Rather than solving the problem of evil, Wright has masterfully brought the resources of the Bible to bear upon it. This book would be excellent reading for Christians struggling with the reality of evil in our world and in their lives. That includes us all.

Daniel J. Harrington, S.J., author of America's weekly column The Word, is a professor of New Testament at Weston Jesuit School of Theology, Cambridge, Mass., and editor of New Testament Abstracts.

Comments

(Rev.) Andrew Greeley | 2/28/2007 - 9:49am
Congratulations on the Feb. 5 issue: John W. Donohue, S.J., on Edith Stein; the review of Bishop N. T. Wright’s book by Daniel J. Harrington, S.J.; Ladislas Orsy, S.J., on pluralism; Richard A. Blake, S.J., on “Children of Men”; and above all Patricia Schnapp, R.S.M., on Francis Thompson, of whom G. K. Chesterton said that the best definition of the Victorian Age of English literature is that Thompson was not part of it.

It is so “pre-council” for Sister Schnapp to celebrate his wonderful Catholic imagination with his “Hound of Heaven” and “Ode to the Setting Sun.” Yet the keepers of our heritage are sadly deficient if they dismiss his romanticism or, worse, are unaware of him. I wonder how many graduates of Catholic colleges and universities in the last 20 years have read either of these poems.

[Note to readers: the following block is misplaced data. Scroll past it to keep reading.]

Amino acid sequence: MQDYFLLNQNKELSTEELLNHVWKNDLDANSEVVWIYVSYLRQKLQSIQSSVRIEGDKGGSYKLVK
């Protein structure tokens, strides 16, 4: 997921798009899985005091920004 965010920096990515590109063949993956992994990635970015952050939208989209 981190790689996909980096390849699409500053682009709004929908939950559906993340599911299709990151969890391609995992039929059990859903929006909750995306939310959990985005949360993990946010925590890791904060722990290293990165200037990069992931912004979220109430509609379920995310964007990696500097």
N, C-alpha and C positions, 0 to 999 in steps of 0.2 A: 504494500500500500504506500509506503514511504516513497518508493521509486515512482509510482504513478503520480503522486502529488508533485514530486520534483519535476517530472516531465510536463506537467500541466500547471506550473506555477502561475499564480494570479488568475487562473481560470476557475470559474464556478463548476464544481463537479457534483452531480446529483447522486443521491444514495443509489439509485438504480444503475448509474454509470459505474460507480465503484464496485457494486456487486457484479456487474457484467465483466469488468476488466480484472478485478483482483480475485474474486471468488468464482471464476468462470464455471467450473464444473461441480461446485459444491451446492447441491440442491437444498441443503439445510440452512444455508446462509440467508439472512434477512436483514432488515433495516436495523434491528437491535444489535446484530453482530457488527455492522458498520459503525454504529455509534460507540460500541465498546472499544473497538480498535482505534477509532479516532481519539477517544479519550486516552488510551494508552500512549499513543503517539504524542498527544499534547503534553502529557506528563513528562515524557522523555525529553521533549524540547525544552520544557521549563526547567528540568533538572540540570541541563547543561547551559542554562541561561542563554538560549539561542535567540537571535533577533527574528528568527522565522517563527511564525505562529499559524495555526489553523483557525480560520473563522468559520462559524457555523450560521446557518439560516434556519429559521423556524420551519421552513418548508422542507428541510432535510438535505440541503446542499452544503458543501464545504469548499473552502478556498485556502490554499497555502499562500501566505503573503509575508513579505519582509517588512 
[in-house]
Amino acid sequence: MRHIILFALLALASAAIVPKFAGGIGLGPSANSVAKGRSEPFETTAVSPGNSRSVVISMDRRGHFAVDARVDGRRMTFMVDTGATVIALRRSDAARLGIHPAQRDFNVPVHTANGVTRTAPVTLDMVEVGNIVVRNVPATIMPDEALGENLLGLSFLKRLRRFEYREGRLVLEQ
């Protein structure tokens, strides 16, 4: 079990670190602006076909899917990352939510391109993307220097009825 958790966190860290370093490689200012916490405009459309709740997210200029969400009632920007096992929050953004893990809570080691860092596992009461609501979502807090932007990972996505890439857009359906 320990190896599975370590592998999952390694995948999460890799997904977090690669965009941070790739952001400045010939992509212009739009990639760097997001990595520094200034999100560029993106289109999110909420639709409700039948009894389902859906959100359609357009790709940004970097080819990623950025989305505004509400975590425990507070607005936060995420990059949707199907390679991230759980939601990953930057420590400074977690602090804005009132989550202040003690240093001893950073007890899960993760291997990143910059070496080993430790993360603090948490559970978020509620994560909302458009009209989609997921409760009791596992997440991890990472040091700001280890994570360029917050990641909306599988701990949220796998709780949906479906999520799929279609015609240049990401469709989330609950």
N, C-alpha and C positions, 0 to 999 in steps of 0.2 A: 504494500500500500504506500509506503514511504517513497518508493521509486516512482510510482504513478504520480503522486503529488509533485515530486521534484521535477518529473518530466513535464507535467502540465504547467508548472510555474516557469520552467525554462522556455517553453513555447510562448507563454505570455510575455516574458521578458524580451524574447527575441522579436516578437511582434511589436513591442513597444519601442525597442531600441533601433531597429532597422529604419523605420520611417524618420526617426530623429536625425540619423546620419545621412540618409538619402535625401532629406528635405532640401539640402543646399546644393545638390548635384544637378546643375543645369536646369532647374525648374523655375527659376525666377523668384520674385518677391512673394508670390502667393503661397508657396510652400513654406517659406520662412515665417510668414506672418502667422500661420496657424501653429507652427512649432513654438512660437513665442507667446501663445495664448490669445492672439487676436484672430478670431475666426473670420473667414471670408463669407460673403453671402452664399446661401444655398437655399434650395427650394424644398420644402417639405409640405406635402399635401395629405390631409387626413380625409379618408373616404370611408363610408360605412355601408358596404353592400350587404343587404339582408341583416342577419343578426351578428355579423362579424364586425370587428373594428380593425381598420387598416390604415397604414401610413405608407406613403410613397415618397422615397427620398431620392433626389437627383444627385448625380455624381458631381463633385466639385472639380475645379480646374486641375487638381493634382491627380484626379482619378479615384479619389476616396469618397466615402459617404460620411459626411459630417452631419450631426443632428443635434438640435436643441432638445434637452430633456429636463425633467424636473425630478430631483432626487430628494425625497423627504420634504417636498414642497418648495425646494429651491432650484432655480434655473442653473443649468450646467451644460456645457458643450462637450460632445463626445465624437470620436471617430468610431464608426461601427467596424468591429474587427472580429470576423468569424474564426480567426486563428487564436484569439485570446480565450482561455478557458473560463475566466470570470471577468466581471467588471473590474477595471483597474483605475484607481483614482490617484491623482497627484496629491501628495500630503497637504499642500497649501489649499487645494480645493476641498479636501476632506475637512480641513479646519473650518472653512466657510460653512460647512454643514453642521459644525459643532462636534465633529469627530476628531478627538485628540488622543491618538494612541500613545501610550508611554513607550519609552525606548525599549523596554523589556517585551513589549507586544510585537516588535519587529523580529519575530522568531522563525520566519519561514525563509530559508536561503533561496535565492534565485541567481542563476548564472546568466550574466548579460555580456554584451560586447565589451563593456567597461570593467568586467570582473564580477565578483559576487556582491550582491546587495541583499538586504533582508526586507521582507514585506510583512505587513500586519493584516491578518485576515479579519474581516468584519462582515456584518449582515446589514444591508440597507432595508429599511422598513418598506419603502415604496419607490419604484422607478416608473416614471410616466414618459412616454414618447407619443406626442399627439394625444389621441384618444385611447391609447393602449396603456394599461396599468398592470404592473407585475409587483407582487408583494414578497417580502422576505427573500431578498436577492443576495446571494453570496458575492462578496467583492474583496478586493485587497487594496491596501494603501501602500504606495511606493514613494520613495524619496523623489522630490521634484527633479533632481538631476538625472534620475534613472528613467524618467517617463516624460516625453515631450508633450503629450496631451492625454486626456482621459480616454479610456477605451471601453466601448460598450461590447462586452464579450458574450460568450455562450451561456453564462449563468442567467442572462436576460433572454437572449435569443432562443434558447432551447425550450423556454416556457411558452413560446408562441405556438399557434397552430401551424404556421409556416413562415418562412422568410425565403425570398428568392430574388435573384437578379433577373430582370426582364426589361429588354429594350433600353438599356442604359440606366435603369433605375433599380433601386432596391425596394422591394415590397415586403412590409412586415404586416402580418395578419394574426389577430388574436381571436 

Thomas L Sheridan, S.J. | 2/8/2007 - 3:40pm
Daniel Harrington’s observation that South Africa under the inspiration of Archbishop Tutu illustrated the teaching of Jesus on the necessity of forgiveness was well taken. But for an example that is even closer to home, I could not help but think of the powerful--and humbling--example given to all of us only last October by the bereaved Amish community of Nickel Mines, Pennsylvania, whose only response to the killing of five of their daughters was to forgive the murderer and set up a fund for his wife and three children.